I learned that foreigners are less important than Dutch people, when they die. The fatal ‘Buk’ rocket killed 298 people. More than half of these were Dutch. As a consequence, all the Dutch media kept asking about the exact number of Dutch casualties. That number took over the entire conversation. How many? Everyone at the press conference gasped in shock. Clearly, this number made the disaster much, much worse. It was pretty bad for Australia too. They came in second, with 28 dead.
Wikipedia tells me that news isn’t news unless it is relevant and unexpected. As it turns out, things that happen to people in other countries usually aren’t that interesting. (Except when Suarez sinks his teeth in someone. He makes the headlines every time).
“Then they wondered out loud how they should ‘share’ their grief on Facebook”
On the subway, I overheard two twenty-year old girls openly bragging about how many people they knew on the plane. One claimed she knew two of the victims. The other raised her by one. Then they wondered out loud how they should ‘share’ their grief on Facebook. They actually debated on what would land them more attention: a single condolence post, or maybe three separate ones. They were both sure they would become more popular after this event.
It wasn’t my stop. But I got out.
I learned that at this moment, there are 44 wars being fought worldwide. Also, did you know that people die in rocket attacks every day? They also die from machetes, landmines and suicide bombs. But apparently, a slow but steady stream of casualties does not matter as much. Impact is crucial. Focus your efforts for maximum exposure.
One thing I can’t get out of my mind. Those trucks loaded with ‘Buk’ rockets were built and sold. Somebody somewhere markets these things. And business must be booming. I imagine he has promotional movies and flyers and posters, featuring excellent product photography, and infographics to give a quick insight on the benefits of a “62 kg blast fragmentation warhead initiated by a dual-mode radar proximity fuze”. Buy one, get one free. I imagine he’s making a killing.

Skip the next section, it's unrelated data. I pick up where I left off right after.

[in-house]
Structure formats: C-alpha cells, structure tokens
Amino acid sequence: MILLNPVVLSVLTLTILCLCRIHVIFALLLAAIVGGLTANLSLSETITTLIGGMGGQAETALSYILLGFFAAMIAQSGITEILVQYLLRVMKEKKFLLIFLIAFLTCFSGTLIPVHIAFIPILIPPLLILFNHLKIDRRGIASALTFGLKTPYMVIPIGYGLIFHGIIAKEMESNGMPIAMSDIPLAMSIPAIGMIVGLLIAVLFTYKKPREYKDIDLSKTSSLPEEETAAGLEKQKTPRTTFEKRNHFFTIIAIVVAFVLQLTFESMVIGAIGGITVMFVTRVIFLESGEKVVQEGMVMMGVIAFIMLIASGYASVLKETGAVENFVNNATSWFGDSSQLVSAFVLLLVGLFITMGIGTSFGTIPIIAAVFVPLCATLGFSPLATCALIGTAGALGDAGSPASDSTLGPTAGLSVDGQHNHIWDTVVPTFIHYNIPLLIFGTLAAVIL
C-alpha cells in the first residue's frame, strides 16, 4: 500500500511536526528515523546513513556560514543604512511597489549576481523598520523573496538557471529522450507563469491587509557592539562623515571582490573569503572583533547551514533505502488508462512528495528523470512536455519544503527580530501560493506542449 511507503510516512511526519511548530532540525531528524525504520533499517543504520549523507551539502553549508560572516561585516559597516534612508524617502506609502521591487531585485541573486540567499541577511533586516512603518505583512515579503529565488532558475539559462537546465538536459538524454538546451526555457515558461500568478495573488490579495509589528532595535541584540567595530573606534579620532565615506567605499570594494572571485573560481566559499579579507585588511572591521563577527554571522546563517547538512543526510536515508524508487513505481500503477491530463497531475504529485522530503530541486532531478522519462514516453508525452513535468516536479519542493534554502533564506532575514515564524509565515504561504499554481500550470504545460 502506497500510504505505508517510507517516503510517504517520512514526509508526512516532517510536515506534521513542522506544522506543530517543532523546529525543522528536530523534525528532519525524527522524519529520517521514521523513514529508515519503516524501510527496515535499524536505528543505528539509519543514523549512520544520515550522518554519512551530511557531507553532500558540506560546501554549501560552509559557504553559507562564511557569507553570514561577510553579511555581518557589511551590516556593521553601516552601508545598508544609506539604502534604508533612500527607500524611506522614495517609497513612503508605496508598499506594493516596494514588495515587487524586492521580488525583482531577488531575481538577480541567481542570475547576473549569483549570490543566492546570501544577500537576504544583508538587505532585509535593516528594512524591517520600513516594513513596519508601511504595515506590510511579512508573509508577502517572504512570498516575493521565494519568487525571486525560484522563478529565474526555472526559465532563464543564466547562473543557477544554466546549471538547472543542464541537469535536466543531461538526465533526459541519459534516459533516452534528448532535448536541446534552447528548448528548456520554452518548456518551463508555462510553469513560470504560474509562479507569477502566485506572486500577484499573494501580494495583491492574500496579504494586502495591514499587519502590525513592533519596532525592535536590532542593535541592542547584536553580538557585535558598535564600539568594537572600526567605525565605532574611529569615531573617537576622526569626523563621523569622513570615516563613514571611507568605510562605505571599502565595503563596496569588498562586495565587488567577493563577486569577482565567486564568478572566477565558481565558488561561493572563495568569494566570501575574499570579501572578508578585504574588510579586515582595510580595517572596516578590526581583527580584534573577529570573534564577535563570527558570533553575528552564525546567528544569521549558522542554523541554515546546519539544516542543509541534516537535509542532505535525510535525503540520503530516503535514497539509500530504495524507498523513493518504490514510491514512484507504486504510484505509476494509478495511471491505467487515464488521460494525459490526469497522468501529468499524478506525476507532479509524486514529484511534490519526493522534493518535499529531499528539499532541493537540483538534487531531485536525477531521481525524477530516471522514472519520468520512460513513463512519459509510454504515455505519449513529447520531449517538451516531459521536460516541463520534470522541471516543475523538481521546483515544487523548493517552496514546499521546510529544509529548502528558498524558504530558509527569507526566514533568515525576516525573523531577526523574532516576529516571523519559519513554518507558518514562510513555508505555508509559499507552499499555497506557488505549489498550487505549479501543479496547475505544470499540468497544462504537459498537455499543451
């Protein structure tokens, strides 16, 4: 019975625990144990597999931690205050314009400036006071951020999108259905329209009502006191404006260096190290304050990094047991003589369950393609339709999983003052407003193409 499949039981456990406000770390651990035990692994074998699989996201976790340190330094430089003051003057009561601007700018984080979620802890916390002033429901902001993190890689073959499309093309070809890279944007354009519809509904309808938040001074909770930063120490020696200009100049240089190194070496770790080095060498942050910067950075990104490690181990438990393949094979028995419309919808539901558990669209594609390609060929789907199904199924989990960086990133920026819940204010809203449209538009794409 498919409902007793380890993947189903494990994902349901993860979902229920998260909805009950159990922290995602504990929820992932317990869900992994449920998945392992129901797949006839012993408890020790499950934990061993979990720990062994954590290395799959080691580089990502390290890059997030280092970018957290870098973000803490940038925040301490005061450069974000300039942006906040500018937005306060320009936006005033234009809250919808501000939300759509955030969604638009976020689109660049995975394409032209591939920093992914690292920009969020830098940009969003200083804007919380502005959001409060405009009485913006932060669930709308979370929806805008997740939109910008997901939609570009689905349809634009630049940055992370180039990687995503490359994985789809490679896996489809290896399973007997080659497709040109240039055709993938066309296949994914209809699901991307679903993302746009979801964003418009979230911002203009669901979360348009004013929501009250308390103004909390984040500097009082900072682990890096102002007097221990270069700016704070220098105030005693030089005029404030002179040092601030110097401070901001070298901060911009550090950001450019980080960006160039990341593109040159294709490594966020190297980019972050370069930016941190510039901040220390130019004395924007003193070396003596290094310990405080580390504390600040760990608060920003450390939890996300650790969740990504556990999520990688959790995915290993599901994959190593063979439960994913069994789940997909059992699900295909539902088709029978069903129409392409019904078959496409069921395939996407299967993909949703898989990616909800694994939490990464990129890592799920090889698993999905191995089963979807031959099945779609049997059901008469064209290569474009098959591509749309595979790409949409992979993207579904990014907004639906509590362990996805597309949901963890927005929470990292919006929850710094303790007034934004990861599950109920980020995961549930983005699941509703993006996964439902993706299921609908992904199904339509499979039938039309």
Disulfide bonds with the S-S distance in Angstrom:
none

There are so many things about this plane crash that rub me the wrong way. People trying to decide on whether or not to hold a nation wide Day of Mourning. (I think that if you have to hold a meeting to decide, you are not in mourning.). About Grave robbing militia and mindless reporters, browsing personal belongings. (‘We shouldn’t really be doing this, I suppose..’). The ‘intense phone call’ our utterly powerless PM had with Mr. Putin. But what is most striking about this horrible tragedy is the silence. After weeks and weeks of Orange hamsters and Sambashirts, Suarez the Vampire and Brazilian versus German waxing, there was only silence. I’m not suggesting using tragedies as an advertising opportunity. But is there nothing to say, if there is nothing to sell? Brands are offering things 24/7. I wonder what would happen when a brand offered sincere sympathy and compassion. What does that even look like?
“But as soon as there really is something to say, we all shut up. Maybe it’s because we are paid to be funny and clever”
We creatives are continuously applauded for our fantastic efforts. We throw each other rings and lamps and cubes and pencils and lions for coming up with our masterful campaigns. But as soon as there really is something to say, we all shut up. We all shut down. Maybe it’s because we are paid to be funny and clever. And you don’t make jokes or pick up chicks at a funeral. It’s just not done. Still, advertising is the art of persuasion. I believe we must persuade to do more than buy more six packs. And I believe compassion should be bigger than our passport.